Topic: The Moral And Social Underdevelopment In Dublin
1113 WordsMay 7, 20175 Pages
Topic: The moral and social underdevelopment in Dublin life in James Joyce 's short stories “The Little Cloud” and “ After The Race”.
In James Joyce’s short stories there is always an opportunity for spiritual growth for the characters, but almost always this possibility remains unrealized. The main characters are always faced with a "wall," beyond which they can’t see hope. They always feel depression or melancholy because of a lack of harmony, along with the sense that their happiness is unattainable. Jimmy and Little Chandler show the desire to gain freedom both in the world and within themselves. But in the world depicted by the writer, there are no full-fledged, harmonious relations between people. Social relationships are distorted…show more content…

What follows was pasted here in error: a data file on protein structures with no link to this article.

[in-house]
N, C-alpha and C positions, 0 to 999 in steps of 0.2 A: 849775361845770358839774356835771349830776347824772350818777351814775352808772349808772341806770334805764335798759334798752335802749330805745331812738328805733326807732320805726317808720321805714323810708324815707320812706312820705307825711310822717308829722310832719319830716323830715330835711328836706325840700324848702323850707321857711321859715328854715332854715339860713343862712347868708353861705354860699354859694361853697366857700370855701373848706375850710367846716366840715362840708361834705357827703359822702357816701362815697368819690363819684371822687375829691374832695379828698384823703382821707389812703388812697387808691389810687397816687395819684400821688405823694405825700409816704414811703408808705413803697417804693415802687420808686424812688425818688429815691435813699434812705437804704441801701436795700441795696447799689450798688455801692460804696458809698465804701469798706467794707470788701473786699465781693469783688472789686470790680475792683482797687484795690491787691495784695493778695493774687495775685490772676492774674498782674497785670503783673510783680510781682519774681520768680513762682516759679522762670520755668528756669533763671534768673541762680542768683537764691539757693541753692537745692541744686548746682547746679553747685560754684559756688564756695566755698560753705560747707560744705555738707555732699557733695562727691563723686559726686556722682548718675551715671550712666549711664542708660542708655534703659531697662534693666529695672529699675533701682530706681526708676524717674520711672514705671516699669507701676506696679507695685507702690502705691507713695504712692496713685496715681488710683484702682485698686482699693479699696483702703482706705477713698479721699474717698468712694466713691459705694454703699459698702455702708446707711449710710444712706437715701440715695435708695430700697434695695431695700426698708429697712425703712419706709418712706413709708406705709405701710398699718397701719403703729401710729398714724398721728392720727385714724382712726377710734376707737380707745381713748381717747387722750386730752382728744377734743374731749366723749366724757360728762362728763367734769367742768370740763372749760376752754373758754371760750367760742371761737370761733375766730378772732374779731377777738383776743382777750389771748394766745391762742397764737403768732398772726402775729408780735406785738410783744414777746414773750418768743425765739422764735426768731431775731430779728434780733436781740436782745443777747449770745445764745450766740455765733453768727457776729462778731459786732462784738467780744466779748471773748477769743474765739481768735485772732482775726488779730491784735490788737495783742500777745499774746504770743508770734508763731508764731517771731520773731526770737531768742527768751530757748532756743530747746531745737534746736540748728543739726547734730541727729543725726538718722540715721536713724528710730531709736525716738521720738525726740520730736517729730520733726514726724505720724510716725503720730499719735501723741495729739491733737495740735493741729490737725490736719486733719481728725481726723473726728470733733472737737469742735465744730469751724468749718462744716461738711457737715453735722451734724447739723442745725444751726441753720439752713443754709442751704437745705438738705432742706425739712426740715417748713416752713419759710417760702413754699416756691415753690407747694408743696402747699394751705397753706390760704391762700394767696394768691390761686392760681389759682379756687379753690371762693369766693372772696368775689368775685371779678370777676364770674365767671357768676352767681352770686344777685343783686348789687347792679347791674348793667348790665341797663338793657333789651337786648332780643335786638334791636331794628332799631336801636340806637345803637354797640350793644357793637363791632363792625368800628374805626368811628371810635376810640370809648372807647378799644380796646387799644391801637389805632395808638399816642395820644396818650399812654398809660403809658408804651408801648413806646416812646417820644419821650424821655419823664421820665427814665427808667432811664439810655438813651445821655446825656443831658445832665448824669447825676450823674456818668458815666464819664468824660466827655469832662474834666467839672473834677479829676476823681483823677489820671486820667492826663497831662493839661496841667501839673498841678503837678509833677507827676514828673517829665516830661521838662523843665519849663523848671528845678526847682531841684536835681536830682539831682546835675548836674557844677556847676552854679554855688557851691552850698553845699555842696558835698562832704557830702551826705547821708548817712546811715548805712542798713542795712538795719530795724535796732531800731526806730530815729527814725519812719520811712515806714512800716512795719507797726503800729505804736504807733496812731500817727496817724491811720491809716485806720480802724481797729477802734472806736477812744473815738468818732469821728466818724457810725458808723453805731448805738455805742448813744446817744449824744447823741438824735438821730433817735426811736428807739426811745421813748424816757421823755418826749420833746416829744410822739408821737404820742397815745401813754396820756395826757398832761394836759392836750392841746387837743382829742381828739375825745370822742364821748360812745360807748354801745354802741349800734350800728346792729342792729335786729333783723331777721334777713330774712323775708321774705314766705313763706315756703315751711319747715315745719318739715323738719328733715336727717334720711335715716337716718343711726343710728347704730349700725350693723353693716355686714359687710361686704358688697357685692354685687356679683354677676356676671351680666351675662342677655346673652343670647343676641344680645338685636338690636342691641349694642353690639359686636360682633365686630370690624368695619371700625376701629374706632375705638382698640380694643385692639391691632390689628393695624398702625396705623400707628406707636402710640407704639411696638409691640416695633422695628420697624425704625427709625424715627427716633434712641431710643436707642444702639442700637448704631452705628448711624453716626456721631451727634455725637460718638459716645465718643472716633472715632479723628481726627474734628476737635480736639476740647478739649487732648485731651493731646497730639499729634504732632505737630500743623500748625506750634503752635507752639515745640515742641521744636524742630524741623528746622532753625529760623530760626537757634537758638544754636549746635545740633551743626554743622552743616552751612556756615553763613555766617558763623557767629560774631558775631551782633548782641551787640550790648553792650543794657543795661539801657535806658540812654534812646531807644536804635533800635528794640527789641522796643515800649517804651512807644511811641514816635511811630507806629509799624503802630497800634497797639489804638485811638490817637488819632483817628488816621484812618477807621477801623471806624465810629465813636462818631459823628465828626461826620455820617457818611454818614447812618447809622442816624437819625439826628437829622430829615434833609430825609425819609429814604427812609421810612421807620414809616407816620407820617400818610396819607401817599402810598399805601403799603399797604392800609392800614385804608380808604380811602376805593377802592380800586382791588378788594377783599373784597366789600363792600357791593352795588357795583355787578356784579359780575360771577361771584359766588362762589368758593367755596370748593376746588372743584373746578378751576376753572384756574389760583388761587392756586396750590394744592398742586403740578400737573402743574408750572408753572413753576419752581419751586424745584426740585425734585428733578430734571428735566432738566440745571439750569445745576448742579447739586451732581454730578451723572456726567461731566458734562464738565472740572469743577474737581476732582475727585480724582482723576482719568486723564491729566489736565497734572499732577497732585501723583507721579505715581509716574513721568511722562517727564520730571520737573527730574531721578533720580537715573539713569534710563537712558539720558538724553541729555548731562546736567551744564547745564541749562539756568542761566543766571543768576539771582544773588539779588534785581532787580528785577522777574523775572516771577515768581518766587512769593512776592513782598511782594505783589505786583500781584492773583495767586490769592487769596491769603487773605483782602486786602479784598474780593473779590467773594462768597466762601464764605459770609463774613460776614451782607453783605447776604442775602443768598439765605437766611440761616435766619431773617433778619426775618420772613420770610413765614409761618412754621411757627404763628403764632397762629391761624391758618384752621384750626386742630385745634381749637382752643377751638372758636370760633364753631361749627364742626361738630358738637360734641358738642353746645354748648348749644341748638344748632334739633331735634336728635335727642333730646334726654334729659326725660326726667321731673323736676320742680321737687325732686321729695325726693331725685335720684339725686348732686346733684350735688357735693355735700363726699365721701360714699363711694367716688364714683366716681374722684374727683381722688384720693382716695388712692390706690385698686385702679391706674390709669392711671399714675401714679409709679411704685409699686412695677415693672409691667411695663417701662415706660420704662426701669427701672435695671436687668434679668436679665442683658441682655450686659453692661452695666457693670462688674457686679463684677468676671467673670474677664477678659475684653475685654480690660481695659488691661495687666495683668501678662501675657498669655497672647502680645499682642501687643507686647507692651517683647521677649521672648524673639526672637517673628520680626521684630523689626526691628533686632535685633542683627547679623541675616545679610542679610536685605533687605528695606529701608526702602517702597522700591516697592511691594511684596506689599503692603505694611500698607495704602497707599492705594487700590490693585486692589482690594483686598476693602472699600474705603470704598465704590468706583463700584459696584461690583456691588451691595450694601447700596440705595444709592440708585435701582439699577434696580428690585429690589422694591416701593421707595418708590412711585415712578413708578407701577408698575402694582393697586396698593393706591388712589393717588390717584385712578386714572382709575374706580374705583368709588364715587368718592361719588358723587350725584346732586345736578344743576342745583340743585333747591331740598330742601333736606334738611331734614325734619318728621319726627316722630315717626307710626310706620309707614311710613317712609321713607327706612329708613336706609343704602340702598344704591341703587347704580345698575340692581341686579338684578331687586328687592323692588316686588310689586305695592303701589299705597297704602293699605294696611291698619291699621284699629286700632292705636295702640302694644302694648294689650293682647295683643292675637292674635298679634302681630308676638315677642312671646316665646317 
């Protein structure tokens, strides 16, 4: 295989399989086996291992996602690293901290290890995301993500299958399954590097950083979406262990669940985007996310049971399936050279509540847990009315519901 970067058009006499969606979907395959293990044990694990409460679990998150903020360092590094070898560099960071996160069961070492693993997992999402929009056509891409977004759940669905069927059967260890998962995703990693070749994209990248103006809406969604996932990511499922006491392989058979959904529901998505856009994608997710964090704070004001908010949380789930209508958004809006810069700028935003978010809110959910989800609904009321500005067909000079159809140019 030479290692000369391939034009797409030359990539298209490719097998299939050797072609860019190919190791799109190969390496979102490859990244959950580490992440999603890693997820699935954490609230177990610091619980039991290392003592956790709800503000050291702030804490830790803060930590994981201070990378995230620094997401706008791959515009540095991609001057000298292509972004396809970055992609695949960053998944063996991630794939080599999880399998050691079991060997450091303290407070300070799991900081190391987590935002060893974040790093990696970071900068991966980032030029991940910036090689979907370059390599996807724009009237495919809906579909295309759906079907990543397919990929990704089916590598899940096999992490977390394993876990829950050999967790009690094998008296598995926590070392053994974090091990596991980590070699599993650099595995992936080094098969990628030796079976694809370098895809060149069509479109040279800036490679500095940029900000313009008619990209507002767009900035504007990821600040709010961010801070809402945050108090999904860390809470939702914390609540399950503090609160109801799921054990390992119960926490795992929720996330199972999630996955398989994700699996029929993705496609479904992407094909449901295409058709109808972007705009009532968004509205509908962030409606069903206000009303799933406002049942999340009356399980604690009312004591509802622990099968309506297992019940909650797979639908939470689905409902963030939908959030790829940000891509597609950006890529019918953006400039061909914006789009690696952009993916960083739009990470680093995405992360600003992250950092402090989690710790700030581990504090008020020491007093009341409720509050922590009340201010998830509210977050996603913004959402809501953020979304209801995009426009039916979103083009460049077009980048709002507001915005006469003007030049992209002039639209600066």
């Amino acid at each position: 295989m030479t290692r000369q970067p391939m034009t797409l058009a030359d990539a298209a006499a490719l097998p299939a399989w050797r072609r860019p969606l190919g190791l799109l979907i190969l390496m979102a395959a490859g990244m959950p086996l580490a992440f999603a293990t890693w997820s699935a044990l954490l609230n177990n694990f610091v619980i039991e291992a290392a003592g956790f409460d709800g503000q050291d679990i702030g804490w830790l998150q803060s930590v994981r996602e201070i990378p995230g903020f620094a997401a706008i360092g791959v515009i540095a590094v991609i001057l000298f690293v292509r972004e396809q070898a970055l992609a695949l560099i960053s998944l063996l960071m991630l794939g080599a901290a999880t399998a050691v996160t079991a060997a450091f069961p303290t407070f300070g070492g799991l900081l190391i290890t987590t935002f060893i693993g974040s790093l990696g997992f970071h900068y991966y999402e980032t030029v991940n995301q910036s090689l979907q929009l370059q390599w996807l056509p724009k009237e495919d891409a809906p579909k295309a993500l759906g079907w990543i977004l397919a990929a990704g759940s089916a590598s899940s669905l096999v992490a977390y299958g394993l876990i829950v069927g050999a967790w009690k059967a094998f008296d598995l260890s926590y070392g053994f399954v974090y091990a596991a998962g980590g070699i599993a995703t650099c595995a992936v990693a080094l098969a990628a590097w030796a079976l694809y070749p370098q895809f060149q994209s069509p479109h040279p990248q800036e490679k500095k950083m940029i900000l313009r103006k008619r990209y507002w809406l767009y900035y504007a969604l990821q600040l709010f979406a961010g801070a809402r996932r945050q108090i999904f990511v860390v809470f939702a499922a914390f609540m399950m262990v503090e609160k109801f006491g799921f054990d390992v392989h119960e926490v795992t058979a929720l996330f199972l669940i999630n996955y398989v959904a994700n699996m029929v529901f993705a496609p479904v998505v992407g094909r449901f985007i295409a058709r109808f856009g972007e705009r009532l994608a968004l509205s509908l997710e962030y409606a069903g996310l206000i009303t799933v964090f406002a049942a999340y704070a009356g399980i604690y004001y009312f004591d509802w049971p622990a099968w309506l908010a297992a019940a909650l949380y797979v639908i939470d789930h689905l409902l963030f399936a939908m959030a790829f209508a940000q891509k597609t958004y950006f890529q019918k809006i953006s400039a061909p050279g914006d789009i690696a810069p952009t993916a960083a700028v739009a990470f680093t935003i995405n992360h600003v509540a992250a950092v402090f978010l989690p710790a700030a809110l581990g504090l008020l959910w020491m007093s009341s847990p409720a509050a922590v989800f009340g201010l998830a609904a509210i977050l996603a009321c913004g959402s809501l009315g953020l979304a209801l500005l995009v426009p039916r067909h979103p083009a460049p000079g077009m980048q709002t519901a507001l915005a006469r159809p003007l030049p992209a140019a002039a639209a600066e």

They drank Ireland, England, France, Hungary, the United States of America!….What jovial fellow! What good company they were! "(Joyce, 40-41). At first glance, the author presented Jimmy as a young man thirsting for life, as if he is untouched by the stagnation that paralyzed the Dublin. But inside, he is the same son of a “dead” Dublin as the Little Chandler in the “A Little Cloud”. Feelings of Jimmy are felt in the construction of phrases, in exclamations, individual remarks and it shows how happy he is. But the author 's corrections to the point of view of the hero are significant. Although, they are done gently, without pressure, in semitones: "That night the city wore the mask of a capital" (Joyce, 39). This phrase clearly belongs more to the author than to the main character, but have a connection to the main character also. Behind the author 's irony clearly sounds a bitter soreness for his compatriots, for the wasted youth of the Dubliners, their ambitions to be like “them”. "After The Race" is not just a story about a merry party held by four very young people, but also correlate with historical situation of Ireland in the end of XIX century. This is a story about Dublin, about the sad fate of his youth in it. The dramatic motif of wasted life sounds very deep in the subtext of the story. "After The Race" is a brilliant example of how the author, behind the narrative of seemingly insignificant events, can convey